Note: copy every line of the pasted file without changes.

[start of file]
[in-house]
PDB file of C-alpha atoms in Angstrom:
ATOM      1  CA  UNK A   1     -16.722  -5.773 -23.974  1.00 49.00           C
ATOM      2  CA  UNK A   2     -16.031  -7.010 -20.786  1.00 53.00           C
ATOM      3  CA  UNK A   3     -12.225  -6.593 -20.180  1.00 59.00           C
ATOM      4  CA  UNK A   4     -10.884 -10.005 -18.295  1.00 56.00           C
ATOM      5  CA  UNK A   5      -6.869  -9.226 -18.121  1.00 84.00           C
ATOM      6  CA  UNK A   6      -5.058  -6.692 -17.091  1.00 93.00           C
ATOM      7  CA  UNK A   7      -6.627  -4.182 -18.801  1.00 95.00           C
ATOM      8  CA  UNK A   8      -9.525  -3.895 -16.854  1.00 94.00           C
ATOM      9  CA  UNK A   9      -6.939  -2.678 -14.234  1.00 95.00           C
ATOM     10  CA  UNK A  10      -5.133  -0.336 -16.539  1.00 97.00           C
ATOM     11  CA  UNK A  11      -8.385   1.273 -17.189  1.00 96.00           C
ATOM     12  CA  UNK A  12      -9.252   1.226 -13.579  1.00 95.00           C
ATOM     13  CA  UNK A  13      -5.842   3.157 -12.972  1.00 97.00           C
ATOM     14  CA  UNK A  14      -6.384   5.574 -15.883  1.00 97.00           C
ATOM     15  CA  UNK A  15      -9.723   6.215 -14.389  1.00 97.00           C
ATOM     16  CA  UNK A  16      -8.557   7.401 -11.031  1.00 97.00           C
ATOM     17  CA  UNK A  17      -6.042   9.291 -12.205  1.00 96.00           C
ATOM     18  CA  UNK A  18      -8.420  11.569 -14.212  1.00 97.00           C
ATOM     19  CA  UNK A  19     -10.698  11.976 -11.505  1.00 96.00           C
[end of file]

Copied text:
[in-house]
PDB file of C-alpha atoms in Angstrom:
ATOM      1  CA  UNK A   1     -16.722  -5.773 -23.974  1.00 49.00           C
ATOM      2  CA  UNK A   2     -16.031  -7.010 -20.786  1.00 53.00           C
ATOM      3  CA  UNK A   3     -12.225  -6.593 -20.180  1.00 59.00           C
ATOM      4  CA  UNK A   4     -10.884 -10.005 -18.295  1.00 56.00           C
ATOM      5  CA  UNK A   5      -6.869  -9.226 -18.121  1.00 84.00           C
ATOM      6  CA  UNK A   6      -5.058  -6.692 -17.091  1.00 93.00           C
ATOM      7  CA  UNK A   7      -6.627  -4.182 -18.801  1.00 95.00           C
ATOM      8  CA  UNK A   8      -9.525  -3.895 -16.854  1.00 94.00           C
ATOM      9  CA  UNK A   9      -6.939  -2.678 -14.234  1.00 95.00           C
ATOM     10  CA  UNK A  10      -5.133  -0.336 -16.539  1.00 97.00           C
ATOM     11  CA  UNK A  11      -8.385   1.273 -17.189  1.00 96.00           C
ATOM     12  CA  UNK A  12      -9.252   1.226 -13.579  1.00 95.00           C
ATOM     13  CA  UNK A  13      -5.842   3.157 -12.972  1.00 97.00           C
ATOM     14  CA  UNK A  14      -6.384   5.574 -15.883  1.00 97.00           C
ATOM     15  CA  UNK A  15      -9.723   6.215 -14.389  1.00 97.00           C
ATOM     16  CA  UNK A  16      -8.557   7.401 -11.031  1.00 97.00           C
ATOM     17  CA  UNK A  17      -6.042   9.291 -12.205  1.00 96.00           C
ATOM     18  CA  UNK A  18      -8.420  11.569 -14.212  1.00 97.00           C
ATOM     19  CA  UNK A  19     -10.698  11.976 -11.505  1.00 96.00           C